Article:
3D printing can’t build a city (yet), but it can help plan one
- By Kathleen Hickey
- Oct 11, 2012
What happens when city planning is crowd-sourced, and in 3D no less? Louisville, Ky., Mayor Greg Fischer is finding out with the launch of “Vision Louisville,” an initiative to plan the Louisville of 2040.
“One of my five strategic goals for our city is to create a vibrant vision for Louisville's future,” the mayor said on the initiative’s website. “What will our city look like in 25 years? How do we to harness our collective energy, intelligence and ideas to chart our path to the future, to decide how we want Louisville to look, feel, and flow by mid-century?”
The first opportunity for citizen input came at IdeaFestival, held September 19-22. Five anonymously donated 3D printers at the event used architectural drawings to create 1/1000 scale buildings of the city on the spot, which attendees could place on a city map however they wished.
It’s another example of how public-sector agencies are using emerging 3D printing technology for everything from printing gear for soldiers in Afghanistan to plans for self-building spacecraft.
In Louisville, the idea was to let people use the Lego-like 3D models of city buildings to explore what the city could look like in the future.
"People can pick them up and do what they want with — if somebody breaks something we'll print another one," said Christopher Cprek, leader of LVL1 and coordinator of the printing, at the event, The Atlantic reported. "People have been enthralled with the 3D-printing process."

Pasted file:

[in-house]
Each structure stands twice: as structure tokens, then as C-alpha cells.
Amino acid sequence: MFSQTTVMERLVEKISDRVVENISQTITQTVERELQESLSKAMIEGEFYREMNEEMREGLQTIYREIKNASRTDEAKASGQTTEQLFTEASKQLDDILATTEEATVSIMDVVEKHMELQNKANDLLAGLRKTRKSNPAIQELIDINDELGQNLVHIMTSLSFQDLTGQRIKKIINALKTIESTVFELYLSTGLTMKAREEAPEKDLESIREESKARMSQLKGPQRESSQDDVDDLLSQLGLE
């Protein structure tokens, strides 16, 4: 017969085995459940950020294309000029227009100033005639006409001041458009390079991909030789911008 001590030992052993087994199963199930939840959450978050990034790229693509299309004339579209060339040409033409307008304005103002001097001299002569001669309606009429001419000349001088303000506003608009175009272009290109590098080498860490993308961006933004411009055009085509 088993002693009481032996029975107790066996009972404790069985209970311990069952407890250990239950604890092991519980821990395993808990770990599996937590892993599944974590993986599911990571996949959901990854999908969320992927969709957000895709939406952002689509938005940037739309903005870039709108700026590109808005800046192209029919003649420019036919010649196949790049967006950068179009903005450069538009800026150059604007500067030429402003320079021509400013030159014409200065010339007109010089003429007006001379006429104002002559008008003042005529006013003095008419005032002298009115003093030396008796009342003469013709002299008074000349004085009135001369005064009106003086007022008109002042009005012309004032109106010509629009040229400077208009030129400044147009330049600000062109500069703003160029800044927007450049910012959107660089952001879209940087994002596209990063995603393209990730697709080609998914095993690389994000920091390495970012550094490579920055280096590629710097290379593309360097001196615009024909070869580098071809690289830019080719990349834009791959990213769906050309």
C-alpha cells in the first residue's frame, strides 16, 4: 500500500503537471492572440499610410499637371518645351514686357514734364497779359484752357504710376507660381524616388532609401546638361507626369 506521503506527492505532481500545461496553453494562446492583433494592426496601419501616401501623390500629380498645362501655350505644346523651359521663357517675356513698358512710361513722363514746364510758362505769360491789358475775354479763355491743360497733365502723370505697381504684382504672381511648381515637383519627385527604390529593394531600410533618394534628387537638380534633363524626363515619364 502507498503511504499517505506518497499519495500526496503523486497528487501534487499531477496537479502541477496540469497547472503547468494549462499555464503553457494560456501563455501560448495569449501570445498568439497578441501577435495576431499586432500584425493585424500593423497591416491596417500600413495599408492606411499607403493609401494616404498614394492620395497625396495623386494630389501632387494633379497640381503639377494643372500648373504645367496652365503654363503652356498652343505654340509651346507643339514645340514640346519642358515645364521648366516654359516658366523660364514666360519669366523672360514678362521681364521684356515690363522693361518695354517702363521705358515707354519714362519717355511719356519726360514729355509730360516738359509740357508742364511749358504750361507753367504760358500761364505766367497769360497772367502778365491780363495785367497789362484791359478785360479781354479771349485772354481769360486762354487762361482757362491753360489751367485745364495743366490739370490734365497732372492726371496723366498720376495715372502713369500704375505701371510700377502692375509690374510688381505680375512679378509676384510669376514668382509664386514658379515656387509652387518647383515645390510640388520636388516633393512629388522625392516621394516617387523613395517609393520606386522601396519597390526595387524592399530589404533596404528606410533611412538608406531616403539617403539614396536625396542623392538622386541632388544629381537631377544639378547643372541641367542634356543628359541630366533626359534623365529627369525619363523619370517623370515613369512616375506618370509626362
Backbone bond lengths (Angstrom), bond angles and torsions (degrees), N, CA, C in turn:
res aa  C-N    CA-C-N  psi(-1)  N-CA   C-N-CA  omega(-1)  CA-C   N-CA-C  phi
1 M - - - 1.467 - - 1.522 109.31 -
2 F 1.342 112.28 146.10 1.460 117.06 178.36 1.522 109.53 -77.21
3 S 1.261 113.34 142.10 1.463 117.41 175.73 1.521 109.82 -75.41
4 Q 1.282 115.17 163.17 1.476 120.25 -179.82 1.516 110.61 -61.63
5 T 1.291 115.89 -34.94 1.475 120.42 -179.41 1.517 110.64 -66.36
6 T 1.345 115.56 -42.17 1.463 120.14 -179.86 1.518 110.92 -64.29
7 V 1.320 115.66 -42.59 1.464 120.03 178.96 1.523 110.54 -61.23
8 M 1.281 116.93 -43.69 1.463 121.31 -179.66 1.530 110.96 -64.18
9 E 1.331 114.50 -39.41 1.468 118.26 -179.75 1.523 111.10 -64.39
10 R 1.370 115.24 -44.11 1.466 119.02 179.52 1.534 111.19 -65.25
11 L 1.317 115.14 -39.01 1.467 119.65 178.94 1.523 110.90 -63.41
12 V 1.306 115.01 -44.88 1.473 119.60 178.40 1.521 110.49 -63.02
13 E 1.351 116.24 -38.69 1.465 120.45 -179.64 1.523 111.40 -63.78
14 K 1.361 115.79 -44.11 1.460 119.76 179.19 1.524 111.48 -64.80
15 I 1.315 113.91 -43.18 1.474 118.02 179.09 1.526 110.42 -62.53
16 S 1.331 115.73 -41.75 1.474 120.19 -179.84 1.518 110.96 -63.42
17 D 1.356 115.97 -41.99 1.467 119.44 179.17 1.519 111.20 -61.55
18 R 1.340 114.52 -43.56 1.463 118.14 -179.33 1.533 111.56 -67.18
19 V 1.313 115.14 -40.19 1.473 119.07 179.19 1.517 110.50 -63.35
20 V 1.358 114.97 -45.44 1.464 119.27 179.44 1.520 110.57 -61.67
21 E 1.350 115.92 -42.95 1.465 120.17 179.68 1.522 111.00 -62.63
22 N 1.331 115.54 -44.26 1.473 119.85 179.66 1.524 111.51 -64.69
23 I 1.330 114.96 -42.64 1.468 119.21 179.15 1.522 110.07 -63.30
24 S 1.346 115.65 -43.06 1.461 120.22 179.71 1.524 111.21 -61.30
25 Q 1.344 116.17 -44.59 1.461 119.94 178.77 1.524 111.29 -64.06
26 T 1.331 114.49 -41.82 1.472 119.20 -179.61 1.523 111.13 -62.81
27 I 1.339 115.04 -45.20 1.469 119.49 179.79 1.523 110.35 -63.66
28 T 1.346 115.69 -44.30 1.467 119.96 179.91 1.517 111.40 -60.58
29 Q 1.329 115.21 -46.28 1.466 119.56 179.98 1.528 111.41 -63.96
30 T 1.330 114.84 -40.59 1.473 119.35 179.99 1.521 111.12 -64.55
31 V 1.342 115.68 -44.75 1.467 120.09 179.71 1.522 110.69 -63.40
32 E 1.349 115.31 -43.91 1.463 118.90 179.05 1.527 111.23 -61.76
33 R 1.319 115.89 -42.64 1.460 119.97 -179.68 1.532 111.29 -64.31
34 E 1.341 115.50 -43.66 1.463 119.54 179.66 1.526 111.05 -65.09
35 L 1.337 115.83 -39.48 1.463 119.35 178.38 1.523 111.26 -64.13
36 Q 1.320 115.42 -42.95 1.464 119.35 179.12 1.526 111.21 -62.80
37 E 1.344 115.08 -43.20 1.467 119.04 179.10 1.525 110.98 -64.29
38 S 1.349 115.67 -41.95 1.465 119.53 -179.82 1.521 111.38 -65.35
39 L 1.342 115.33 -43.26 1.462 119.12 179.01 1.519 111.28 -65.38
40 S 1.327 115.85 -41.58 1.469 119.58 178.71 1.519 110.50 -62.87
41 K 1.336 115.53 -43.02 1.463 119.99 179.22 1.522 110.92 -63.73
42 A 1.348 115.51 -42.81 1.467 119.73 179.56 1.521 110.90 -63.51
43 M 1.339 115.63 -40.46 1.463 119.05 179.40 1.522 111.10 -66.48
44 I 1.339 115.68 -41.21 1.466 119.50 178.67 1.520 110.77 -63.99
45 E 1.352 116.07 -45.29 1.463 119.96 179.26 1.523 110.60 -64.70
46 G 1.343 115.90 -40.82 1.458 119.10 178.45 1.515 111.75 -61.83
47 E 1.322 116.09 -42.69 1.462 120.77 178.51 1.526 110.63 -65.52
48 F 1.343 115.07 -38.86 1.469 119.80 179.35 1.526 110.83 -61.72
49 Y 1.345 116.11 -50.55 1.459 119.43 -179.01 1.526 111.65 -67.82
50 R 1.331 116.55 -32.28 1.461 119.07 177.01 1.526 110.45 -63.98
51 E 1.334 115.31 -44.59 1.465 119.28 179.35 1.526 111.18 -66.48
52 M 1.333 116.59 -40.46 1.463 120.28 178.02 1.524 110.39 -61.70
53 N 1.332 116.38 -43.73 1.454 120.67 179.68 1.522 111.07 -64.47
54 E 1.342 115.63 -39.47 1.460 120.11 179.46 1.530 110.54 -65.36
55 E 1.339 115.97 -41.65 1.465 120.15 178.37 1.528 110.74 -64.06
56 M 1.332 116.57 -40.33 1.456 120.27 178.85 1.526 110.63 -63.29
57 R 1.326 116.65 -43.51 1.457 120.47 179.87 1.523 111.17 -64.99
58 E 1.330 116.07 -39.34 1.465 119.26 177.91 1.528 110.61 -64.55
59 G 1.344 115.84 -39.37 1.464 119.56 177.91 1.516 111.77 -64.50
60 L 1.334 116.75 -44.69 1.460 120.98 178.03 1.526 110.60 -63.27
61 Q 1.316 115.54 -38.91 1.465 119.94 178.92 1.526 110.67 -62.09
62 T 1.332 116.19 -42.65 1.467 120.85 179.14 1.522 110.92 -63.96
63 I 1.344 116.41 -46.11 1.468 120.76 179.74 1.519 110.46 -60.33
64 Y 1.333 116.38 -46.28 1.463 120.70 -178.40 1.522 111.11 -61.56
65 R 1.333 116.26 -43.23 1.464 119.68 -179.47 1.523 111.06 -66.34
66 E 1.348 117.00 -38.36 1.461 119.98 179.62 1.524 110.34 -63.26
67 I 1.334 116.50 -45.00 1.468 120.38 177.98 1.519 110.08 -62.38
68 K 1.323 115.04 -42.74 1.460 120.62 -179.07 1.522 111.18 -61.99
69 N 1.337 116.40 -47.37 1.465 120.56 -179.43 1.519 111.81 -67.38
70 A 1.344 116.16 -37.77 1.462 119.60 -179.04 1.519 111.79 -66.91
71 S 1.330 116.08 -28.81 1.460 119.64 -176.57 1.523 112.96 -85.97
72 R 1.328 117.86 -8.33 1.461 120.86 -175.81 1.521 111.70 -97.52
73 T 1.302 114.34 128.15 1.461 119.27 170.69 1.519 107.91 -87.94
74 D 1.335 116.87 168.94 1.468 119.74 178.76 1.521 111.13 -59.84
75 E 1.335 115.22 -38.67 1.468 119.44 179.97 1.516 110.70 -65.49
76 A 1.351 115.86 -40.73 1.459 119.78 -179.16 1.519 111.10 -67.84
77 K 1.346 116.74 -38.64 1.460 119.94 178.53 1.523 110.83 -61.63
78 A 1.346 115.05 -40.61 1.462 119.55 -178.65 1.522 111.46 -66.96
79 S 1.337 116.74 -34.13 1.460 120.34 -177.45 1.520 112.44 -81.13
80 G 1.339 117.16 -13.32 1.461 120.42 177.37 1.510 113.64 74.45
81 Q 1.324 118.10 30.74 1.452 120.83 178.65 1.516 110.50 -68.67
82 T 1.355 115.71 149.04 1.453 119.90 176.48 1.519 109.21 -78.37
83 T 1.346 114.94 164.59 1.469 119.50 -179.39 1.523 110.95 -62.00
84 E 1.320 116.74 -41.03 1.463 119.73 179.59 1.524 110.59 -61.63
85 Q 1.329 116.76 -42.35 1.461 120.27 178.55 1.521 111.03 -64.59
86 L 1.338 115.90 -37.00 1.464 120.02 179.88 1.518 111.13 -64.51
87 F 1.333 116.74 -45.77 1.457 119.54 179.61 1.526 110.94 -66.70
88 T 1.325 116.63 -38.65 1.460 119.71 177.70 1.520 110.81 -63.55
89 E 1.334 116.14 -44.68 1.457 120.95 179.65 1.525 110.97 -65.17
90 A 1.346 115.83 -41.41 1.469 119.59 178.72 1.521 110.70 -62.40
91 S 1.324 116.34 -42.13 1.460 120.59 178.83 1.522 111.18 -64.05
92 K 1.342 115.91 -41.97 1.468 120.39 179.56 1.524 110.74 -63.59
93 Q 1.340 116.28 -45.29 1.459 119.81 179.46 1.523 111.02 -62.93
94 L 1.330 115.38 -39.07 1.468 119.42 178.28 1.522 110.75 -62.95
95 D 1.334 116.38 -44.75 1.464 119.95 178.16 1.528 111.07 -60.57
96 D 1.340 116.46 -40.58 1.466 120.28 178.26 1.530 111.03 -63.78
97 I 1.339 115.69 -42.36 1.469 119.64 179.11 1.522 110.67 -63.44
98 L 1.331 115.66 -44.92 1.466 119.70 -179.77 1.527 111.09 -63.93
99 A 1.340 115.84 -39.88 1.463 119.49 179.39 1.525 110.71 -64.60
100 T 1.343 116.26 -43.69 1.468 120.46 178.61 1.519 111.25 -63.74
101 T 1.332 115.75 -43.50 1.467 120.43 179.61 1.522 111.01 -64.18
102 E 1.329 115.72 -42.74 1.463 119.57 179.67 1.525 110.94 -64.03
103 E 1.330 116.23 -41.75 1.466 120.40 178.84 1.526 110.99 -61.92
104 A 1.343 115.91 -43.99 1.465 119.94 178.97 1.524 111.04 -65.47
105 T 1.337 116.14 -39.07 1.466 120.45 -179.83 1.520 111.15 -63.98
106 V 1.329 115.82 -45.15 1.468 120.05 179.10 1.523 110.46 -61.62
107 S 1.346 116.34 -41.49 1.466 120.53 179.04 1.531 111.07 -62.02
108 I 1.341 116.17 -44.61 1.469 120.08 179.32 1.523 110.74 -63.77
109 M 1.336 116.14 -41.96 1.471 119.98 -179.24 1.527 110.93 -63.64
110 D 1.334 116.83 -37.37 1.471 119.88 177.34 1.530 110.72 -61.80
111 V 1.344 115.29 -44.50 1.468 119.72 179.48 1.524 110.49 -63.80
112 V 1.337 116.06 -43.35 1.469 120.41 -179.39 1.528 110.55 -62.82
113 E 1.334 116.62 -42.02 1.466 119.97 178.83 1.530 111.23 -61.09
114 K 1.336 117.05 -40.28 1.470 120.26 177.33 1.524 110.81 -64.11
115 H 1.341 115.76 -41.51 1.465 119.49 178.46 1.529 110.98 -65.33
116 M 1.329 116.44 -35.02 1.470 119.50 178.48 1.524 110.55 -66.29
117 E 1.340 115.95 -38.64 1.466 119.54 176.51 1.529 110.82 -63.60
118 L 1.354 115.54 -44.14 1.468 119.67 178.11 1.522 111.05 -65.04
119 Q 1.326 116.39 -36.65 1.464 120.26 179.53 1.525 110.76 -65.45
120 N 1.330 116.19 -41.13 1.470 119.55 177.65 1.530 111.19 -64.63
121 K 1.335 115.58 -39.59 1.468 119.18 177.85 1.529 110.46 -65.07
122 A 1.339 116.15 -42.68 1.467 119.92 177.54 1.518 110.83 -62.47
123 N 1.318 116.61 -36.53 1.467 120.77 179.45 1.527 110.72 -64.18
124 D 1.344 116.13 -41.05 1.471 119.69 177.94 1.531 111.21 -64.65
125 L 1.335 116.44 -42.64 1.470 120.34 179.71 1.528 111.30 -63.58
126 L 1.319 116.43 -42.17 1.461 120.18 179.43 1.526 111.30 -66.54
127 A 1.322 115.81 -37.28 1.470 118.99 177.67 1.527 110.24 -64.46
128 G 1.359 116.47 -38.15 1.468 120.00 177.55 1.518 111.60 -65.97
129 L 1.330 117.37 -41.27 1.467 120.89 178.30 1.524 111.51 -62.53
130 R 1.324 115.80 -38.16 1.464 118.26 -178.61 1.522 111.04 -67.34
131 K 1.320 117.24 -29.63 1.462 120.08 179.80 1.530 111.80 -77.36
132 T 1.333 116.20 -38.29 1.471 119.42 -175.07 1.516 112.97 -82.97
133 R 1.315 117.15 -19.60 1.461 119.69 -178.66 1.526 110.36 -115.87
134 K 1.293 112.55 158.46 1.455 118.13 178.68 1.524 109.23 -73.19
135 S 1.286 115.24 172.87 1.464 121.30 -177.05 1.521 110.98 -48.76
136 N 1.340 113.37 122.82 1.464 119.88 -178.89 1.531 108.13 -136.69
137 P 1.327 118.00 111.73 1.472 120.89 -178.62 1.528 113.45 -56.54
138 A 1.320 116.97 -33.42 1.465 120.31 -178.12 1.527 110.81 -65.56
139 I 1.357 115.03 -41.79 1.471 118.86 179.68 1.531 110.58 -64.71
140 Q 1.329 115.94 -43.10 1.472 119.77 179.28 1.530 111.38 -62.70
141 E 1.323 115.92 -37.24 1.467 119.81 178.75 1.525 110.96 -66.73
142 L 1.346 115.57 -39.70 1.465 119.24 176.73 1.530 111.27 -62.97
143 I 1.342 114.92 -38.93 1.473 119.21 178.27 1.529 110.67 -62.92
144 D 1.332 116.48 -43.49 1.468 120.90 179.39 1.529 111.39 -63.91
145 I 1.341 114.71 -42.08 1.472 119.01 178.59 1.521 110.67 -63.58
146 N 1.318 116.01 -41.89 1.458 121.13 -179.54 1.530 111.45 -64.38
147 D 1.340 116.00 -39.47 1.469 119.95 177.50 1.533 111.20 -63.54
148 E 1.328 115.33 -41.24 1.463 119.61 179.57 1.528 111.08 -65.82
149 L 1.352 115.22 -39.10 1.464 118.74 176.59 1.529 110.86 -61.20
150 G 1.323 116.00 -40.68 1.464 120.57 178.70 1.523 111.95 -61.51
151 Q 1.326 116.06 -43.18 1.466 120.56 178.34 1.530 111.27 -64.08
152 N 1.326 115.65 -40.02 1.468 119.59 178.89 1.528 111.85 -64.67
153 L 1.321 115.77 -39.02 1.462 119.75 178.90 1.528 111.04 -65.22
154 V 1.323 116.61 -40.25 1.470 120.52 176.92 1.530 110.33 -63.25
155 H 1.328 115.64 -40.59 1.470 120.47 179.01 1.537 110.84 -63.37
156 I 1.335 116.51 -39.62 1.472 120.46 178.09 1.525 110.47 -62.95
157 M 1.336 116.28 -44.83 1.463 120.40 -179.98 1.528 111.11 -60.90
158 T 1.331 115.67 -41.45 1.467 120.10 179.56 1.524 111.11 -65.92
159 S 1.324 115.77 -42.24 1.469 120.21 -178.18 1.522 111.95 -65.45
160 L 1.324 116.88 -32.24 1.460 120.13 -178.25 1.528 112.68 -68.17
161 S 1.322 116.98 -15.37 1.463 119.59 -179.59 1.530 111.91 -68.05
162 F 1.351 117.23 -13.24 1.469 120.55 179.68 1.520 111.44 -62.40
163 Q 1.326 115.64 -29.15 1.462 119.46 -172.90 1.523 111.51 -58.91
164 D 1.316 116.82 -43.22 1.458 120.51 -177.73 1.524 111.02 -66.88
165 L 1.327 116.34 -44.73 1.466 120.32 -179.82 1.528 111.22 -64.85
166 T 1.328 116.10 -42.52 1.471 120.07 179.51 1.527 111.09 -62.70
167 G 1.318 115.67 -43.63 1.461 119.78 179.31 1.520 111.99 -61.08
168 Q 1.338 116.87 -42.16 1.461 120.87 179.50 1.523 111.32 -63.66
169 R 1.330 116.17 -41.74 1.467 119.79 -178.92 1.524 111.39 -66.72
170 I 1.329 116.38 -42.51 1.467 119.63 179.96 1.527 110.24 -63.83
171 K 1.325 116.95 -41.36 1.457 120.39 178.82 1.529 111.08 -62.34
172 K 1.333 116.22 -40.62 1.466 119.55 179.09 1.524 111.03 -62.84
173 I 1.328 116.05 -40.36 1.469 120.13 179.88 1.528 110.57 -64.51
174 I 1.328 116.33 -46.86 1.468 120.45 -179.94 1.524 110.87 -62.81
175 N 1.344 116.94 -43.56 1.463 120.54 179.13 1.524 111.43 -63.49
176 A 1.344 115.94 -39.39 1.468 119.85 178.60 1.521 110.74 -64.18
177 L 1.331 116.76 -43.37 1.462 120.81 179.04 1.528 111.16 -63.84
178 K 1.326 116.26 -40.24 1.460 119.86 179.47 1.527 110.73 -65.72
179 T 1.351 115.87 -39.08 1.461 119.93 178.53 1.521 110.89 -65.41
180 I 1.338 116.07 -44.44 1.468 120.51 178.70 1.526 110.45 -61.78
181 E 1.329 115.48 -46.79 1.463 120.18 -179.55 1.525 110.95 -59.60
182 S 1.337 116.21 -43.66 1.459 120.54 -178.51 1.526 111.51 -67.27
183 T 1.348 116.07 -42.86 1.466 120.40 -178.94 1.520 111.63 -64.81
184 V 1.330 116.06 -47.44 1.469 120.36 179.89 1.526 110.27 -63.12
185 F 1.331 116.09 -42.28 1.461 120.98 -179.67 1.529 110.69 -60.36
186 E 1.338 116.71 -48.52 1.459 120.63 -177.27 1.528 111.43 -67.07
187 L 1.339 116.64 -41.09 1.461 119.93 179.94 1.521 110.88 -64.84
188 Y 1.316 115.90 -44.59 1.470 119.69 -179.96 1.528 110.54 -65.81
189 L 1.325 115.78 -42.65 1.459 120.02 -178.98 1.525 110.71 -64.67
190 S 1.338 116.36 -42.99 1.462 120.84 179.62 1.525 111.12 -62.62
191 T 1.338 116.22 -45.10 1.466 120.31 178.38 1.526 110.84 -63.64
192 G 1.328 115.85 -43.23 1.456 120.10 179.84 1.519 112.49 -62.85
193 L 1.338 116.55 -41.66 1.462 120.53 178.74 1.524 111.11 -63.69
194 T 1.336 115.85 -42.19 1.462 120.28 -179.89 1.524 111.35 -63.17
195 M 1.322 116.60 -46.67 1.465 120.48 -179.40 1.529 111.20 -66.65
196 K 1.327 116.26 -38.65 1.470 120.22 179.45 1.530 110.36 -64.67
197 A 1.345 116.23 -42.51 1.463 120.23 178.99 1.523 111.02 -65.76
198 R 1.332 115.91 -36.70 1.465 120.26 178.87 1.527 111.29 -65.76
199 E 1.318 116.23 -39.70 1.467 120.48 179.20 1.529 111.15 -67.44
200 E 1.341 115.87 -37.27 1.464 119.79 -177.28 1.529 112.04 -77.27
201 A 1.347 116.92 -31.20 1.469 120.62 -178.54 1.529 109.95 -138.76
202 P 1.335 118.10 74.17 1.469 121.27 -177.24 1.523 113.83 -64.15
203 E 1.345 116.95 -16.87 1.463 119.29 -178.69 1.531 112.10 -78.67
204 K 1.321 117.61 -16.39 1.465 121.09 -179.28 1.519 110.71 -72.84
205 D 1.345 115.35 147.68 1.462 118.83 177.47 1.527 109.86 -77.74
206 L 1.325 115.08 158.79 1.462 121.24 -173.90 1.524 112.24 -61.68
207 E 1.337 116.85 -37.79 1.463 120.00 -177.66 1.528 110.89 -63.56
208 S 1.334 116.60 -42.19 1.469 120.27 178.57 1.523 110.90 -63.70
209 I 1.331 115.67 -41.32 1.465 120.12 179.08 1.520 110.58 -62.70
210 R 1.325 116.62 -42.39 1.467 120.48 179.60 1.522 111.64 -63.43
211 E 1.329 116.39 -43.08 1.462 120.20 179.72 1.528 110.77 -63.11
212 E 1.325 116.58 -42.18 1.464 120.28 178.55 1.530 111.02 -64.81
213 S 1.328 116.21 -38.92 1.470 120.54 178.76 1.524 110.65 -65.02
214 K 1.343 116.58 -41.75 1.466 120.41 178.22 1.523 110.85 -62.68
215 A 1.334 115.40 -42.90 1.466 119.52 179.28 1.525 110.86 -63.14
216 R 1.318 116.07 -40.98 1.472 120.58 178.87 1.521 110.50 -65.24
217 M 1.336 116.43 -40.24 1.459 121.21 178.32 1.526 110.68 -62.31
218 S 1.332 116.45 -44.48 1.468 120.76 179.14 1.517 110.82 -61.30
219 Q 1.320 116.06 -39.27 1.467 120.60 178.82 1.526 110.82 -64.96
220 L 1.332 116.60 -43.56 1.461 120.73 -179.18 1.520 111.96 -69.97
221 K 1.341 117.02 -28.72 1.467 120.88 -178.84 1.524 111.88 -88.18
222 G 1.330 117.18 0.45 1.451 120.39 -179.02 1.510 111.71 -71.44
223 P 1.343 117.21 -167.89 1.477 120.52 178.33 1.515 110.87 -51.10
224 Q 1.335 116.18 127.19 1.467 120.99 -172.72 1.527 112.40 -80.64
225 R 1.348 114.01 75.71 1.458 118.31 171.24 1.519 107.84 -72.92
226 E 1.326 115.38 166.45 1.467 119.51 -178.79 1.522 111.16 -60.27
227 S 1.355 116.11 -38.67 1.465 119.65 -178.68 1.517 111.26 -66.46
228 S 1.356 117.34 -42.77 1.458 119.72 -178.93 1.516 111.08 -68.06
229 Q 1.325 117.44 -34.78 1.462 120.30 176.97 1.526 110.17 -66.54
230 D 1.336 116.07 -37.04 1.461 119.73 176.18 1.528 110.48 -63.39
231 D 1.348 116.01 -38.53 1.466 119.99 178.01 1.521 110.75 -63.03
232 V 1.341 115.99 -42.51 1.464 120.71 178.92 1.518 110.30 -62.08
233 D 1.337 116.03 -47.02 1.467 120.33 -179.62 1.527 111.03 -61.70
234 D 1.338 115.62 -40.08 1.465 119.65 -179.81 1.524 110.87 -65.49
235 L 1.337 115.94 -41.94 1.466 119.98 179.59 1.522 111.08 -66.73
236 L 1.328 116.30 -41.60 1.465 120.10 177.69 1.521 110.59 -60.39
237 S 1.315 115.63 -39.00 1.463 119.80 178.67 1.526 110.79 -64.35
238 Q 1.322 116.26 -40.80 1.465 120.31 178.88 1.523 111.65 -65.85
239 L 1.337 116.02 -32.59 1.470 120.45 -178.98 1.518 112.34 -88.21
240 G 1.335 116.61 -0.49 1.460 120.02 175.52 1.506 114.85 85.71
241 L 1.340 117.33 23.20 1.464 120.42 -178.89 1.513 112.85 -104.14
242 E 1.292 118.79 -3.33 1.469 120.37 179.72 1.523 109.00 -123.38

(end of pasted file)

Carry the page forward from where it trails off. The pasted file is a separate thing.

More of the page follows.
Using 3D modeling makes it easier to visualize possible changes, Tommy Clark, an urban planner for the city, Government Technology reported.
“If you want to take the largest building in Louisville and remove it and put something else in there, and look at the 3D elements maybe another building may do — you get a whole new perspective when it’s in 3D,” Clark said.
Citizens’ ideas from the 3D interactive model, together with other proposals from IdeaFestival, the Vision Louisville website, the initiative's Twitter feed, and other online and physical forums, will be collected and used as inspiration for the project, which is being led by Oslo-based architectural and planning firm Space Group.
“We've got to engage not only the people who think about this everyday but somebody who might be thinking about it for the first time," Fischer told The Atlantic. "So-called experts frequently are so close to the problem that they can't see the solution. … I want to hit every perspective we have: from rich to poor, to every color and every ethnicity, to refugees and PhDs — everybody."
The initial phase of Vision Louisville – conceptual collaboration between the public and planners – is expected to take a year, Patti Clare, project manager for the initiative, told The Atlantic.
"The public are very important to what that vision is," Clare said. "Around the country I think planners understand that unless there's a real ownership and love of a vision, it's impossible to implement it and keep it part of the culture of the city."